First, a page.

The primary distinction between proprietary software development and that of volunteer, networked hackers has been beautifully explained by hacker activist Eric S. Raymond as the distinction between “cathedrals” and “bazaars.”18 Raymond argued that proprietary software is designed from the top down to meet a specific set of goals identified by a few senior managers or organizational figureheads, with the only involvement from the public or market emerging when the information product has been fully completed. This is the cathedral model. In contrast, open source hacker communities offer an organizational model more akin to a bazaar, where individual programmers work simultaneously on different and sometimes interrelated projects with little or no supervision or input from any centralized authority. Often, programmers are motivated to write pieces of software code to satisfy a particular need of the moment, such as allowing a specific peripheral device such as a printer or scanner to work with another type of operating software. The quality of the finished product is then judged collectively by the hackers who download and use the software, who then may in turn offer suggestions, file bug reports, or even improve on the code themselves and upload the results of their efforts for other hackers to see. Raymond’s notion of the bazaar suggests that the more programmers choose to work on software code and improve it, the better the ultimate quality of the code will be (and the quicker it will be debugged).
Participation in open source software projects, therefore, is voluntary. In his overview of the sociology of the open source movement, Steven Weber notes that “the key element of the open source process, as an ideal type, is voluntary participation and voluntary selection of tasks. Anyone can join an open source project, and anyone can leave at any time . . . There is no consciously organized or enforced division of labor.”19 Voluntary participation, however, does not mean that open source projects are anarchic and aimless. Instead, many open source projects work continuously and often swiftly toward a common set of goals and purposes that are mutually agreed upon by the project participants.20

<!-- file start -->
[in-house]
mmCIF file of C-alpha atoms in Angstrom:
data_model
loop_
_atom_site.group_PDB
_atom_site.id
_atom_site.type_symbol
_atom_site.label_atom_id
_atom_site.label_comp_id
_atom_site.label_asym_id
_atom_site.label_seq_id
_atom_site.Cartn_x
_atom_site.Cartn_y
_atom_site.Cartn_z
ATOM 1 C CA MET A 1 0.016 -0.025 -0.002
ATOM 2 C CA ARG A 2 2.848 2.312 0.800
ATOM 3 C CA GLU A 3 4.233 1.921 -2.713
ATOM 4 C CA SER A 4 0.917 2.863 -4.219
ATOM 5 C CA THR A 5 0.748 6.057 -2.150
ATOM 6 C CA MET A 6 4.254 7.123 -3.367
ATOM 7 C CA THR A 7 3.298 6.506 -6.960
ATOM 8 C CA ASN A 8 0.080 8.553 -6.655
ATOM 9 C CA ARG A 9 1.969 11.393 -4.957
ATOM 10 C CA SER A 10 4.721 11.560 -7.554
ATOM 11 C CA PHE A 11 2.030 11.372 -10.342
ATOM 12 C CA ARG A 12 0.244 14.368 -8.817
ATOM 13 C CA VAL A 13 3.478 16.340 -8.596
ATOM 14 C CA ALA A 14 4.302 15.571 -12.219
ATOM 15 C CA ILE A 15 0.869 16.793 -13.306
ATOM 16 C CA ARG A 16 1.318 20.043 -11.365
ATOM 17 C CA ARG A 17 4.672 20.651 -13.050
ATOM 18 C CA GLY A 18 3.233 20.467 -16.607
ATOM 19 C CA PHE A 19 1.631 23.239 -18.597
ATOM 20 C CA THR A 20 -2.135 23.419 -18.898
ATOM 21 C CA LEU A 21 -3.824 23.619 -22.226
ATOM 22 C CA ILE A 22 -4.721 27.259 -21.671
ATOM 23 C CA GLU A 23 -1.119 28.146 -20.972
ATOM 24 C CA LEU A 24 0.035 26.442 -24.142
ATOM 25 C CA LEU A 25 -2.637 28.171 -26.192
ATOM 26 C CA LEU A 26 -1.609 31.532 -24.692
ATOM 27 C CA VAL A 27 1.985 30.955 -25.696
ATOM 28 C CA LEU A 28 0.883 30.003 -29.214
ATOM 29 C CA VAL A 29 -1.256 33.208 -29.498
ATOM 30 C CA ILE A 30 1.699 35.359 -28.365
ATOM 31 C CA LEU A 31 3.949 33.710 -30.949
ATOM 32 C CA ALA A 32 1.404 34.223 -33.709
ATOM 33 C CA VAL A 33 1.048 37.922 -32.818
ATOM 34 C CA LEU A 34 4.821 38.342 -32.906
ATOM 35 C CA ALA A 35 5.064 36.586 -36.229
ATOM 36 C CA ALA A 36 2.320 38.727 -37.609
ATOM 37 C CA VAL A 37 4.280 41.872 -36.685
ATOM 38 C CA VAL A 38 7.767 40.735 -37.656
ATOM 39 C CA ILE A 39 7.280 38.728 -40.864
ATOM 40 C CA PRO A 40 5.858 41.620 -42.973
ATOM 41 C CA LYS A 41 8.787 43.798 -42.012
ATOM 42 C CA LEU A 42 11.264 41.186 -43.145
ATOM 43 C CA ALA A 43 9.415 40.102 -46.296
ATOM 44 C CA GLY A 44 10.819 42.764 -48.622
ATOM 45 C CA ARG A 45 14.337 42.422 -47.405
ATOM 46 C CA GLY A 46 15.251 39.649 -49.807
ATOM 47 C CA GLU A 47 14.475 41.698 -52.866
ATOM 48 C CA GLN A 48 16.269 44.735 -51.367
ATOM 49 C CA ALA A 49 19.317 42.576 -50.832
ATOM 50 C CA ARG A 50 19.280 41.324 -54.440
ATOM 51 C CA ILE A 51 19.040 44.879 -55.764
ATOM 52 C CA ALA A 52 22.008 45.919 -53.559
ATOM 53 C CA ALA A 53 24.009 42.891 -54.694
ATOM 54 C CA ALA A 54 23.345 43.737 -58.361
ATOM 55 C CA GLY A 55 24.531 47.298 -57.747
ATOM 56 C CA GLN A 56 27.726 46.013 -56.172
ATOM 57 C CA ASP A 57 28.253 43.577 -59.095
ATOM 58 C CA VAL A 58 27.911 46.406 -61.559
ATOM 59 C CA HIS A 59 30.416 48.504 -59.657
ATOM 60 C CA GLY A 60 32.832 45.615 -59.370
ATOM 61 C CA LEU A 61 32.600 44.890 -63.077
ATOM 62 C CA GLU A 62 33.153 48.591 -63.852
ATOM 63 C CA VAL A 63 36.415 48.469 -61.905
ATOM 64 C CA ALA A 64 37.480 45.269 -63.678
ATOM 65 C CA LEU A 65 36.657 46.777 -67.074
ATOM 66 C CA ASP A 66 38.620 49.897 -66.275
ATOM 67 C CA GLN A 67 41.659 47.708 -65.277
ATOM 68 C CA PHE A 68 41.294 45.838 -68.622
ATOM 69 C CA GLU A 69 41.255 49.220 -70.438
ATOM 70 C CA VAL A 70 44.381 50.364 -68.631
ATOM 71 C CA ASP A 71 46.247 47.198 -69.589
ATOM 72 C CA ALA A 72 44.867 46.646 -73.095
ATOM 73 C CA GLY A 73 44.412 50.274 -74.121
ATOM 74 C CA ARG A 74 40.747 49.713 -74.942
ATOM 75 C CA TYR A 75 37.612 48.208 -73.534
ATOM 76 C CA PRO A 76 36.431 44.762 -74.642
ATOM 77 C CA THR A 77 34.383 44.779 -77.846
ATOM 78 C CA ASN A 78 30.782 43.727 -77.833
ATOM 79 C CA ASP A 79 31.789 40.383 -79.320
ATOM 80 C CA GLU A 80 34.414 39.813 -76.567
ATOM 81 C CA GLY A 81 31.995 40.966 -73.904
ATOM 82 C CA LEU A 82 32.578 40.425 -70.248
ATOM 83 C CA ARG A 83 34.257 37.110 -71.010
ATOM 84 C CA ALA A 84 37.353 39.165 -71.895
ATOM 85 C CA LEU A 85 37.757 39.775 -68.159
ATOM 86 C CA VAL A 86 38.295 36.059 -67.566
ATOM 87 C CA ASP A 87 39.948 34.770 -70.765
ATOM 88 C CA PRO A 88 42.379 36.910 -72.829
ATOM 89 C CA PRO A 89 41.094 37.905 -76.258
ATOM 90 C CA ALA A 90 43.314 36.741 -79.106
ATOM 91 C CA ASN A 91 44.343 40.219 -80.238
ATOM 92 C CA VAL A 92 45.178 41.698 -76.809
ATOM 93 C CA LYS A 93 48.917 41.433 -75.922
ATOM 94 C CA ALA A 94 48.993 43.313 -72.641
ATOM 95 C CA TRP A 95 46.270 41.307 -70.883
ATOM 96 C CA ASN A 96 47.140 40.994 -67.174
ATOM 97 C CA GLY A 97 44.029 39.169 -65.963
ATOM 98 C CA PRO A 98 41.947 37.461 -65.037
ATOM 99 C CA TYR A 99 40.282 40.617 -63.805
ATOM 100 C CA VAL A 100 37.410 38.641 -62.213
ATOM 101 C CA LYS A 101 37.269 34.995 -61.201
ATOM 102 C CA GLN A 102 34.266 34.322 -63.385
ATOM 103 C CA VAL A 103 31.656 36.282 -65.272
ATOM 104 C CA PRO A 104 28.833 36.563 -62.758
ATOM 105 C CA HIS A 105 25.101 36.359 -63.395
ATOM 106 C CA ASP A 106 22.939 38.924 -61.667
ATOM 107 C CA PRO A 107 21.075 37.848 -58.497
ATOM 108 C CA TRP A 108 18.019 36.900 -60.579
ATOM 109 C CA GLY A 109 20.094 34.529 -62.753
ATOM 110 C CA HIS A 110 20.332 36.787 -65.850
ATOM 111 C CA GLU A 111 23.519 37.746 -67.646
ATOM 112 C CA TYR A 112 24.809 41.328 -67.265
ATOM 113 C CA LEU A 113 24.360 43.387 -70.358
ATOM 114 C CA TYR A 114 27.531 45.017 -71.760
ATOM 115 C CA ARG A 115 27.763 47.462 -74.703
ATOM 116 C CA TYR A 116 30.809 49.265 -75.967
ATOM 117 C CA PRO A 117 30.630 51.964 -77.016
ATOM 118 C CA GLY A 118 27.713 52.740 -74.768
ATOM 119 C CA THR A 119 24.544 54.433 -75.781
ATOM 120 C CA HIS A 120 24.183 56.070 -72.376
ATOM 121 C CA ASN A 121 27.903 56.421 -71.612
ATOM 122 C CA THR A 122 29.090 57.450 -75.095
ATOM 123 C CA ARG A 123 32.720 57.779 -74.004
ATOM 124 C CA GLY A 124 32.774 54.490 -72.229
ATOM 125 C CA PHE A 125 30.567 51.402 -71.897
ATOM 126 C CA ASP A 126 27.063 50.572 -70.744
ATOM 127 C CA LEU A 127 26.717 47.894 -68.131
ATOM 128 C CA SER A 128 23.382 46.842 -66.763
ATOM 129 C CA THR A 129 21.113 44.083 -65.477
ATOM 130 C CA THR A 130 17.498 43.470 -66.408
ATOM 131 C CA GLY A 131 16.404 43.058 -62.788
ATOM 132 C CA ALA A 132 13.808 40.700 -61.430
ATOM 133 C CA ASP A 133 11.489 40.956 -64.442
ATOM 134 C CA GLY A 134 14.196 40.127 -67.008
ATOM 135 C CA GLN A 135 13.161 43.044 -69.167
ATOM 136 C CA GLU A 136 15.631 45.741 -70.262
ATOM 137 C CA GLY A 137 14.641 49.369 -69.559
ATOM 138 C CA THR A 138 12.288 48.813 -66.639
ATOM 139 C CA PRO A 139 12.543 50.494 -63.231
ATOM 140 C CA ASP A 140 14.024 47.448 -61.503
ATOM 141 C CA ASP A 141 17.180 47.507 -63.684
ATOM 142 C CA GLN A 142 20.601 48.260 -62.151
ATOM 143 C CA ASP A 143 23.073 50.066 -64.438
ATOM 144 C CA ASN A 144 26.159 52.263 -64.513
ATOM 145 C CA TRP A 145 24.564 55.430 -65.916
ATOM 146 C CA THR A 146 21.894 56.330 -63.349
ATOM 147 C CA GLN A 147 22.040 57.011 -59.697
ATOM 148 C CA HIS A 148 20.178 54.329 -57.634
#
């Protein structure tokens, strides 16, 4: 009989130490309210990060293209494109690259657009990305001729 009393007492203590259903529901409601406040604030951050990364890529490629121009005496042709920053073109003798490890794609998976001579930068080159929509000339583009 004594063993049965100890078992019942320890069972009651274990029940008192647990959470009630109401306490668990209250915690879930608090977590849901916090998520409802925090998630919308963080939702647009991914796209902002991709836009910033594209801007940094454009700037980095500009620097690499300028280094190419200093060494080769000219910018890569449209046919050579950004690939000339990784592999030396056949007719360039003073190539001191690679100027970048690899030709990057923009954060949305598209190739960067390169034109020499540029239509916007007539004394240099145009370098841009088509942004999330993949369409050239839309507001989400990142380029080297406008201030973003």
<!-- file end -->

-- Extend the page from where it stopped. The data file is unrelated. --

Stallman’s orientation to free software was about more than preserving the collaborative atmosphere among computer scientists at MIT. Instead, his definition of free software outlined the philosophical underpinnings of a larger social movement to transform the tools that were to become vital conduits of commerce, information, and artistic expression. As Weber describes, “Software for [Stallman] was not just a tool to run computers. It ultimately was a manifestation of human creativity and expression . . . Traditional, exclusionary property rights do not incentivize people to write good software, as mainstream intellectual property rights law would have it. Rather, imposing traditional property rights on software makes ‘pirates’ out of neighbors who want to help each other.”21 Stallman’s notion here is that digitized information and computer software is not simply utilitarian but is instead an outgrowth of the creative capacities of human beings. Additionally, as social creatures, it is part of our inherent nature to form collectives and to cooperate. These fundamental aspects of the human experience, however, have been artificially curtailed by the restrictive code that is inserted into proprietary software, making “pirates” out of “neighbors.”
Stallman’s emphasis on reinvigorating a sense of common good via artistic and other cultural expression has become the philosophical foundation for the larger “free culture” movement. Indeed, Lawrence Lessig, one of the most visible proponents of the free culture movement, credits Stallman as the primary inspiration for his concept of free culture.22 In a passage that directly channels Stallman’s thinking, he writes, “The opposite of a free culture is a permission culture—a culture in which creators get to create only with the permission of the powerful, or of creators from the past.”23 Likewise, some scholars have associated Stallman’s exhortation to retain access to computer source code as a fundamental push to protect freedom of speech from government and corporate control. As anthropologist Chris Kelty argues, “Coding, hacking, patching, sharing, compiling, and modifying of software are forms of political action that now routinely accompany familiar political forms of expression like free speech, assembly, petition, and a free press. Such activities are expressive in ways that conventional political theory and social science do not recognize: they can both express and ‘implement’ ideas about the social and moral order of society.”24 The FSF argues, therefore, that FOSS movements encompass a much broader range of social and political issues such as information access and control.